05 March 2024

Scottish Voices project challenges the public to pinpoint Scotland’s most recognisable dialects

‘Citizen Science’ psychology research project from Abertay hosted at V&A Dundee and Dundee Science Centre

Think you know your Dundonian from your Doric? Or perhaps your Oxter from your Bahookie?  

Scientists from Abertay University in Dundee are to test the great Scottish public’s ability to recognise the country’s different accents.  

Throughout a series of open participation sessions at V&A Dundee and Dundee Science Centre, visitors are being asked to listen to audio clips of people from different regions of Scotland, in a bid to discover how accurately they can tell the difference between different regional brogues.  

Led by a team from Abertay’s Division of Psychology and Forensic Sciences, the Scottish Voices research project is the first of its kind in the country and is designed to capture a significant dataset for analysis, while also raising public awareness of the cultural diversity in Scottish language.  

International language research has, to date, mainly focussed on how individuals learn different languages, with the ability to differentiate varieties within a language and a country largely ignored.

Now, following on from recent studies in the US looking at accent variance from state to state, the Abertay research team will seek to compare how the ability to distinguish regional dialects differs across nations.   

After listening to recordings of the Scottish dialects via a laptop and headphones, participants will be asked to group the files according to how they sound, followed by completing a short questionnaire covering where they have lived and for how long.  

The project will be led by Abertay Psychology students Marta Brzoska and Hajar Benharraf under the supervision of Dr Neil Kirk and Professor Vera Kempe.  

Professor Kempe, a lecturer on Abertay’s BSc (Hons) Psychology and MSc Applied Artificial Intelligence and User Experience programmes said:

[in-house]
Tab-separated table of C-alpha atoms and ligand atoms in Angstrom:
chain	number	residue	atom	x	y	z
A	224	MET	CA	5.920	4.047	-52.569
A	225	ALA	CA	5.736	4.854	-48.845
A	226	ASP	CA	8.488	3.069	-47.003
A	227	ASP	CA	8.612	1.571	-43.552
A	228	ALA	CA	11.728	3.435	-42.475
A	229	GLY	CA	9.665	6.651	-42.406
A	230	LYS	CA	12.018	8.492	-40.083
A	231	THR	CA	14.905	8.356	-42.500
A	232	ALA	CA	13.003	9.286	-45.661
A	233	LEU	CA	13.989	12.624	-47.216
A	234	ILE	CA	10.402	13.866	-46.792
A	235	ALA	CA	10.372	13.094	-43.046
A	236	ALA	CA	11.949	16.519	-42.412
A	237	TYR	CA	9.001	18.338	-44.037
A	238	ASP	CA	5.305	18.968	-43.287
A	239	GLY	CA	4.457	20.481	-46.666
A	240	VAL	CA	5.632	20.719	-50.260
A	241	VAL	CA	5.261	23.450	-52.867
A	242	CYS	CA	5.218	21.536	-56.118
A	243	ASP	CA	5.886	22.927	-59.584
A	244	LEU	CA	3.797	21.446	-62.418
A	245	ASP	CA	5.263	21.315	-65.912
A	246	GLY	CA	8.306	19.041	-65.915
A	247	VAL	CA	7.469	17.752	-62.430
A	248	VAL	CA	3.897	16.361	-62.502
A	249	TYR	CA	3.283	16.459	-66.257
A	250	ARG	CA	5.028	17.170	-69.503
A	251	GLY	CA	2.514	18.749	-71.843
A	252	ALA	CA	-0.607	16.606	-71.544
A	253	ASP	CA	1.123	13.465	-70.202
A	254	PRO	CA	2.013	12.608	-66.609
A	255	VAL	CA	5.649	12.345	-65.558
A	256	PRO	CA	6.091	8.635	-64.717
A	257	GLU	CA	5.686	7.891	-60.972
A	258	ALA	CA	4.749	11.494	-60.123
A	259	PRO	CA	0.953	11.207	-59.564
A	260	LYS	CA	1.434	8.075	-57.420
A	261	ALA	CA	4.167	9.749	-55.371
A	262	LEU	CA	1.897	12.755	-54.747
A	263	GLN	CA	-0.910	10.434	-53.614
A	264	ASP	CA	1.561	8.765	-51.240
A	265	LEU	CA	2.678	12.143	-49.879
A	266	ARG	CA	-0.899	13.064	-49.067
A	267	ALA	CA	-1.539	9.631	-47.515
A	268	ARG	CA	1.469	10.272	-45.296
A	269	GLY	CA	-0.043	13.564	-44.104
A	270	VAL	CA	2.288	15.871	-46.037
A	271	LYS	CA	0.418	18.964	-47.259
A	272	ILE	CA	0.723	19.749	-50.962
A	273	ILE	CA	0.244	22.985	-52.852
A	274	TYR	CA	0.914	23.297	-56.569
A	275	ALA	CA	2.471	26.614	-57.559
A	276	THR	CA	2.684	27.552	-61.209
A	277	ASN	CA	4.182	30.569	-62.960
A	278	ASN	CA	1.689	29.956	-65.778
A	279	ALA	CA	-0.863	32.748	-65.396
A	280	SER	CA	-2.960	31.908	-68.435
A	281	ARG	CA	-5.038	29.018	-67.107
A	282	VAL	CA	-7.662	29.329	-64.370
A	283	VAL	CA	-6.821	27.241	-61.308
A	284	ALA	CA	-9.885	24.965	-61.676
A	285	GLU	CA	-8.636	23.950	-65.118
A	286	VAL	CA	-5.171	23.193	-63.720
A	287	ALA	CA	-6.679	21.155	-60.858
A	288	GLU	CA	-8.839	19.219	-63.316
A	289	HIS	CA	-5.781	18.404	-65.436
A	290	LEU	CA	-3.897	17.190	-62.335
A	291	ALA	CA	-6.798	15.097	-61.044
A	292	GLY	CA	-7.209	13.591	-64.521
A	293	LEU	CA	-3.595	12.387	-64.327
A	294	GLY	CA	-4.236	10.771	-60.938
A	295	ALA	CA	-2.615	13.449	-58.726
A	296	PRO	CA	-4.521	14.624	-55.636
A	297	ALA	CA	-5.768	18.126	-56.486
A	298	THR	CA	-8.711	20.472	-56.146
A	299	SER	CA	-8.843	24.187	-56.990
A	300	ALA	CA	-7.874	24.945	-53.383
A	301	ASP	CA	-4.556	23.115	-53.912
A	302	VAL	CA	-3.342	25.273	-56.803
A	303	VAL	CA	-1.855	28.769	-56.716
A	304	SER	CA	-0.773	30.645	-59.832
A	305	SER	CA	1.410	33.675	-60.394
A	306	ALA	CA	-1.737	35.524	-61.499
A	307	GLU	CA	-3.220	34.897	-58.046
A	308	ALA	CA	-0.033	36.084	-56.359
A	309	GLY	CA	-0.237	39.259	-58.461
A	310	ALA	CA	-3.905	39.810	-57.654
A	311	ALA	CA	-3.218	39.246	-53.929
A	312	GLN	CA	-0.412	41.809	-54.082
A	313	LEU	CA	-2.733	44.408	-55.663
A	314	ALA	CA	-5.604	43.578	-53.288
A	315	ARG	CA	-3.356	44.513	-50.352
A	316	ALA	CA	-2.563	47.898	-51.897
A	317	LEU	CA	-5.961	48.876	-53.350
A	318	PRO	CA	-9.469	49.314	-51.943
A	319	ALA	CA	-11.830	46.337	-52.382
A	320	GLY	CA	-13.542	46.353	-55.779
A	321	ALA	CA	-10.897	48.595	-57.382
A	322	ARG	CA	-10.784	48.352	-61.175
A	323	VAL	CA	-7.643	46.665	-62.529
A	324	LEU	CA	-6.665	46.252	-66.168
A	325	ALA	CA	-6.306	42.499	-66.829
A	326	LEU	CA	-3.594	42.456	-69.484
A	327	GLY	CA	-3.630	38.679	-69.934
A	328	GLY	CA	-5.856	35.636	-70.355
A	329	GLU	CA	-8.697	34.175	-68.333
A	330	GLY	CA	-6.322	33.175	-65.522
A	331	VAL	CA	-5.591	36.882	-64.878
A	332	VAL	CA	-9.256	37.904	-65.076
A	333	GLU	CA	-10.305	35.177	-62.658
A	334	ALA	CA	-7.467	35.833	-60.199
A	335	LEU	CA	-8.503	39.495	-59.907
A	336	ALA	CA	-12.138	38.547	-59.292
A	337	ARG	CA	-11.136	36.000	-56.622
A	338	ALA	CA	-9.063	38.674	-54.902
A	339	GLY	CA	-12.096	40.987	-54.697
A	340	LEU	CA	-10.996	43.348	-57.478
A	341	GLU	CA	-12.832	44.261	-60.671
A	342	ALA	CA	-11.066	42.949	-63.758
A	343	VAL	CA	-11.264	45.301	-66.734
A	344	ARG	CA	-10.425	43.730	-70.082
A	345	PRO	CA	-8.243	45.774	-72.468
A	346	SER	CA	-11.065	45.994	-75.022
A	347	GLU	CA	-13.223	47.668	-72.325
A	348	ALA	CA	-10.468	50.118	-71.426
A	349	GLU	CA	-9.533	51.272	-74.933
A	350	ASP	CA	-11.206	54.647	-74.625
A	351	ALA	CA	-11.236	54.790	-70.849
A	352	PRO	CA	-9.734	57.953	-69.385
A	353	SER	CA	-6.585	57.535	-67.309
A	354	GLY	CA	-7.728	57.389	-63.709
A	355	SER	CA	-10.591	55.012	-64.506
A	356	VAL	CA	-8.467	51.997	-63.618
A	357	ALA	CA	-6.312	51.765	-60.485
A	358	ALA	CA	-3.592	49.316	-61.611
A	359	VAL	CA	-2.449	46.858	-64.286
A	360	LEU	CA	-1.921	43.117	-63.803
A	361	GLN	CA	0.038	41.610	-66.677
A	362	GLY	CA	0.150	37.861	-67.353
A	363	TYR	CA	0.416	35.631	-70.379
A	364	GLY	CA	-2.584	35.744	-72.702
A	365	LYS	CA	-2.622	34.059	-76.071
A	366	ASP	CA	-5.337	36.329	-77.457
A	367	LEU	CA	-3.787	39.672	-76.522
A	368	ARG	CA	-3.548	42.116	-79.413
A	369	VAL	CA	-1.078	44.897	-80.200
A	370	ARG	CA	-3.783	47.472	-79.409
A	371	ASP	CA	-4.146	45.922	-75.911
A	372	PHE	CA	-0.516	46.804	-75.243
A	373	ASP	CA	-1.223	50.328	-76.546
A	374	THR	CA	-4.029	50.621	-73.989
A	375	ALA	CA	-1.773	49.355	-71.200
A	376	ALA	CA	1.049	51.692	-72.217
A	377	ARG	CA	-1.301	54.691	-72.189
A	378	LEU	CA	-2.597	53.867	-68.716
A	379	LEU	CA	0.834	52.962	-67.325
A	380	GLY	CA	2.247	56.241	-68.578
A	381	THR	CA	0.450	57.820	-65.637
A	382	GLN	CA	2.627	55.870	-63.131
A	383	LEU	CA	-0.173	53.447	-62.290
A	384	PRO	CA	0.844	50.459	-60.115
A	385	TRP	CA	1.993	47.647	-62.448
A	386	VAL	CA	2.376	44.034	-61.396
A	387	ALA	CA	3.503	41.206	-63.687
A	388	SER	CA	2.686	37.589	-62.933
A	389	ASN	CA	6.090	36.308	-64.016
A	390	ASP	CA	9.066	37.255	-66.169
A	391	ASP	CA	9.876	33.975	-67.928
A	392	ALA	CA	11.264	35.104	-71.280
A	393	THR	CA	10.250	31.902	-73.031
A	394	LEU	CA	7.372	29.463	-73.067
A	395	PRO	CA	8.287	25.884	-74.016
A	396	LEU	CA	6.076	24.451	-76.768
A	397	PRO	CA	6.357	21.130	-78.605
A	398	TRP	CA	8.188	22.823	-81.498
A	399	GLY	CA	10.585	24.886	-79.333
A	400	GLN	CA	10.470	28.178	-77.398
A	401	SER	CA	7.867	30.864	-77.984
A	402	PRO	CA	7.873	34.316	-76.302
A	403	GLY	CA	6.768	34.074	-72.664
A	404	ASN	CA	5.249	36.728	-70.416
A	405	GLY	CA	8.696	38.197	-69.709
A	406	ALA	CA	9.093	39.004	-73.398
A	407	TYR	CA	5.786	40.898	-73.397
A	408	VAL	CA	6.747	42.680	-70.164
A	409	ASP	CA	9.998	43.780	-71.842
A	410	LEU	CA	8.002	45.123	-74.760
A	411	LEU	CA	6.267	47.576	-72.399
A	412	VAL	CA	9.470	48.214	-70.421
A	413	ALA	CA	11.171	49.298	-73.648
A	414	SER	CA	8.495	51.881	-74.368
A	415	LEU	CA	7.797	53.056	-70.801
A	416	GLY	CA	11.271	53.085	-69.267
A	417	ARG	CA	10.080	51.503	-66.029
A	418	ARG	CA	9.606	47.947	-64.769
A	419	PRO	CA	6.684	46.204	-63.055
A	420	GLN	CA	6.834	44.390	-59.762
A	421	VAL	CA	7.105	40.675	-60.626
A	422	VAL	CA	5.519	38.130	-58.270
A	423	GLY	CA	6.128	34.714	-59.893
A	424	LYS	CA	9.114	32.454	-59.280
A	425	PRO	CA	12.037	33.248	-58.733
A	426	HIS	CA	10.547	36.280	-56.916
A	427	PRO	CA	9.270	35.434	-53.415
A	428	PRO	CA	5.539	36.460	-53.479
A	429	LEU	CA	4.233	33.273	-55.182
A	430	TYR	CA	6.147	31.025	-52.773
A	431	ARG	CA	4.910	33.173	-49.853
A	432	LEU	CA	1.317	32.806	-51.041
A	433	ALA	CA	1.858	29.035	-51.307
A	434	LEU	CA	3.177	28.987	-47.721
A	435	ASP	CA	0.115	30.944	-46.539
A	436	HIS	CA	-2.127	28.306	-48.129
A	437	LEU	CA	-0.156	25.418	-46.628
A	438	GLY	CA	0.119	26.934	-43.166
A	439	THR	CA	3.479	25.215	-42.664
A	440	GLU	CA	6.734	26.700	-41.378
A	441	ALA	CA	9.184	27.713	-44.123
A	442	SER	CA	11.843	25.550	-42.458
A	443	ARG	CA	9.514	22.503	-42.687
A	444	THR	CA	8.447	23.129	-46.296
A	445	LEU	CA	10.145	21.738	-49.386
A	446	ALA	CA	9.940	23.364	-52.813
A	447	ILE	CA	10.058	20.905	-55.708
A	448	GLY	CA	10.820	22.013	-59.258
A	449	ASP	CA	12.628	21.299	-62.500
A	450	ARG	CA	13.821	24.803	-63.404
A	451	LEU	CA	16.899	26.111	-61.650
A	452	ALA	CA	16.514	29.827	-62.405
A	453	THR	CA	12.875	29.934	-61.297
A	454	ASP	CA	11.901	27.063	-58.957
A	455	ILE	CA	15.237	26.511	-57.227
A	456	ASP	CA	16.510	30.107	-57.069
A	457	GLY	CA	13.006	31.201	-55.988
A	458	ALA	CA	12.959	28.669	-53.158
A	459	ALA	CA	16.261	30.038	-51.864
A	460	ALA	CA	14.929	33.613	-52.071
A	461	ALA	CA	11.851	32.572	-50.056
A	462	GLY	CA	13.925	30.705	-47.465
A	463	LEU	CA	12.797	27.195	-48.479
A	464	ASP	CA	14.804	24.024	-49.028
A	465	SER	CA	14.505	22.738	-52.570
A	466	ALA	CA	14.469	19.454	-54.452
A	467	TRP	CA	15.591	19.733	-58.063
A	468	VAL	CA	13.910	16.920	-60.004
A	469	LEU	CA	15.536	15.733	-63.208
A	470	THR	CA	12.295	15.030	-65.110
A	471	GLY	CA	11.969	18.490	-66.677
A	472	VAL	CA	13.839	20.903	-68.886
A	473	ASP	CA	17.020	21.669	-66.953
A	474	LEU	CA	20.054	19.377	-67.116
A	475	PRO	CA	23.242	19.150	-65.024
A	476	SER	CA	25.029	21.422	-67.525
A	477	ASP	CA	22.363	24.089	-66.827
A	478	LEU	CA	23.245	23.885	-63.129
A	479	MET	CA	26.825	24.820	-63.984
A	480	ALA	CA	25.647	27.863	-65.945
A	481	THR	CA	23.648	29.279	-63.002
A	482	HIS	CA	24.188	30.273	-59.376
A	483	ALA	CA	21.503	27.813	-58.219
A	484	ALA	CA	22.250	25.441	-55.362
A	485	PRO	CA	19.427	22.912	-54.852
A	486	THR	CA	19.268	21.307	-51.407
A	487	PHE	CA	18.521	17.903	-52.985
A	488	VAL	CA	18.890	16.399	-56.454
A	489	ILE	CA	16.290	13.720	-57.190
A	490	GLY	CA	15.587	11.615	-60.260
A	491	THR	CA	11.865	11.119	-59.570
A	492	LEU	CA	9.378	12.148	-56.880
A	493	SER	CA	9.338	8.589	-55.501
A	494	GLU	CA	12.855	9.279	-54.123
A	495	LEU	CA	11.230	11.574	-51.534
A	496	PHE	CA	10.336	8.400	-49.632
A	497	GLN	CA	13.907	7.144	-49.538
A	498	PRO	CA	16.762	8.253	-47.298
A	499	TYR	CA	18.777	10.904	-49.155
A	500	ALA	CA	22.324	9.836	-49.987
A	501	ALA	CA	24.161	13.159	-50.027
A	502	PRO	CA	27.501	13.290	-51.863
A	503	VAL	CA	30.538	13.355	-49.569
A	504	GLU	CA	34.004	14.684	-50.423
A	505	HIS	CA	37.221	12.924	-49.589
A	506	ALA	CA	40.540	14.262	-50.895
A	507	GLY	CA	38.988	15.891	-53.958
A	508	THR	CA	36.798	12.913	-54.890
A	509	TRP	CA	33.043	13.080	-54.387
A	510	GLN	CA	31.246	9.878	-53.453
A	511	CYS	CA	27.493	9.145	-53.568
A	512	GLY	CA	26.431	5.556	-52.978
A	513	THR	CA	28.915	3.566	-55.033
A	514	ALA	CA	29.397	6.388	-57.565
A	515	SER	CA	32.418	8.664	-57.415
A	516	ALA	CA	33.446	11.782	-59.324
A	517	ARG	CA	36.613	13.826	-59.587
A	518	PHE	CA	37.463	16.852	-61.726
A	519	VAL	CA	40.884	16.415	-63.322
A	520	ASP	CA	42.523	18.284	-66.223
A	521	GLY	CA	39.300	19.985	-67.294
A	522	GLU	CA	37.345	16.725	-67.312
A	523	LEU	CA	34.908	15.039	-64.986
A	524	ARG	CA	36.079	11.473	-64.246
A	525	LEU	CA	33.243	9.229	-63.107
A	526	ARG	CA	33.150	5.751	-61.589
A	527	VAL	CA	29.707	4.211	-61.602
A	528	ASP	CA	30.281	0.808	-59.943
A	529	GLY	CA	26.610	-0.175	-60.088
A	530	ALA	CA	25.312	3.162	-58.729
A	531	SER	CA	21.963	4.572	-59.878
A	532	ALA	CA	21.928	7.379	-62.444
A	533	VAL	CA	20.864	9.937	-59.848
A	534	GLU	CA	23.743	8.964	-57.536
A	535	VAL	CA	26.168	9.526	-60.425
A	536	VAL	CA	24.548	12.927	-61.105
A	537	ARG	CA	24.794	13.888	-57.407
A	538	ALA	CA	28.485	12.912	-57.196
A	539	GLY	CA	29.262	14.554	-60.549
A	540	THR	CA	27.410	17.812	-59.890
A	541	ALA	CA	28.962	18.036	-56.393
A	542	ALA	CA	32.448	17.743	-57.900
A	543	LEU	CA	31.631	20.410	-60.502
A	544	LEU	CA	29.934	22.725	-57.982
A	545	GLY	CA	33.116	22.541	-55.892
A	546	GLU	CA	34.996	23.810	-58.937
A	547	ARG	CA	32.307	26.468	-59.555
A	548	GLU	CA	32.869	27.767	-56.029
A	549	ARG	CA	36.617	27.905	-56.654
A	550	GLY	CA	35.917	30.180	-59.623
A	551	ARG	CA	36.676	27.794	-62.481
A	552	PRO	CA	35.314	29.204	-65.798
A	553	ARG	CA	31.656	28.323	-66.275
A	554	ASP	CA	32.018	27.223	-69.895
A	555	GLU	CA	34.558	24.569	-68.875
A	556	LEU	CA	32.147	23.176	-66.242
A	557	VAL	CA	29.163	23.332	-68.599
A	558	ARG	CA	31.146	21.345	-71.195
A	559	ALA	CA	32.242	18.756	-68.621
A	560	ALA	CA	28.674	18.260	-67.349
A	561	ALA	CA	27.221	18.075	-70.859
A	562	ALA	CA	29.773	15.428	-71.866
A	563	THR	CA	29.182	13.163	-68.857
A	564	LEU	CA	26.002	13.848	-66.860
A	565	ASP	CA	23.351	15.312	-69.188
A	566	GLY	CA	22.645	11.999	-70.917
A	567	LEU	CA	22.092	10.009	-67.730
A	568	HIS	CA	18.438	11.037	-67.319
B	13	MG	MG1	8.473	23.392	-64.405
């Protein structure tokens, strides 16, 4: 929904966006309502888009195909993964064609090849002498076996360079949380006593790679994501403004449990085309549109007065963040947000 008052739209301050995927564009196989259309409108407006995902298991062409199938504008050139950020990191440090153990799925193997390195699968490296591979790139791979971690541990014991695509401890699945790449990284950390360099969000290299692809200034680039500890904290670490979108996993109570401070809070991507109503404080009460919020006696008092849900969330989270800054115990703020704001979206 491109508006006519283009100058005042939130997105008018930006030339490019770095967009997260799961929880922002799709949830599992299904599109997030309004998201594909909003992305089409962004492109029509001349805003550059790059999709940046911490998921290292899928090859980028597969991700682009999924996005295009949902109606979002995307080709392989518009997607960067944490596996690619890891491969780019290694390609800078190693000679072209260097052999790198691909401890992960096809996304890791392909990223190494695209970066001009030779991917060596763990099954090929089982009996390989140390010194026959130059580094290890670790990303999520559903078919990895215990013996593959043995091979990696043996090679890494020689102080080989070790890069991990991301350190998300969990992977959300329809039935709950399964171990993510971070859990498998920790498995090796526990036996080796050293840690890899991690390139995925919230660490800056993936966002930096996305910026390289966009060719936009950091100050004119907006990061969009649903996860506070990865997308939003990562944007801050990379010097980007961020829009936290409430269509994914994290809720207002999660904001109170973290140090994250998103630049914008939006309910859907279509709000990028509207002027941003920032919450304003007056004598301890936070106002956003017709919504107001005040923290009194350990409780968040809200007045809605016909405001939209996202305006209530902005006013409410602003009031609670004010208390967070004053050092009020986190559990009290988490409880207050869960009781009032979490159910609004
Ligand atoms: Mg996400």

With this study we take the first step of expanding this international research theme to Scotland, capitalising on Scotland’s extraordinary richness of linguistic varieties. We hope that engaging the public into the Scottish Voices project will raise awareness of the importance of studying how people acquire and use different linguistic varieties, but it’s also a really different and enjoyable way for us to engage in citizen science with the local community and visitors. Gaining a better understanding of regional dialects and how we process them can be hugely useful, both in a personal experience and business context – imagine the benefits, for example, if your translation app could not just provide a gateway to English, but to any regional accent across the UK or globally. In the first instance we are very much looking forward to finding out how our Scottish audience performs on this task, but we are also keen to see if the approach can be rolled out into non-English speaking countries as the research theme develops.

For more information on Psychology at Abertay University visit the Division of Psychology and Forensic Sciences website pages. 

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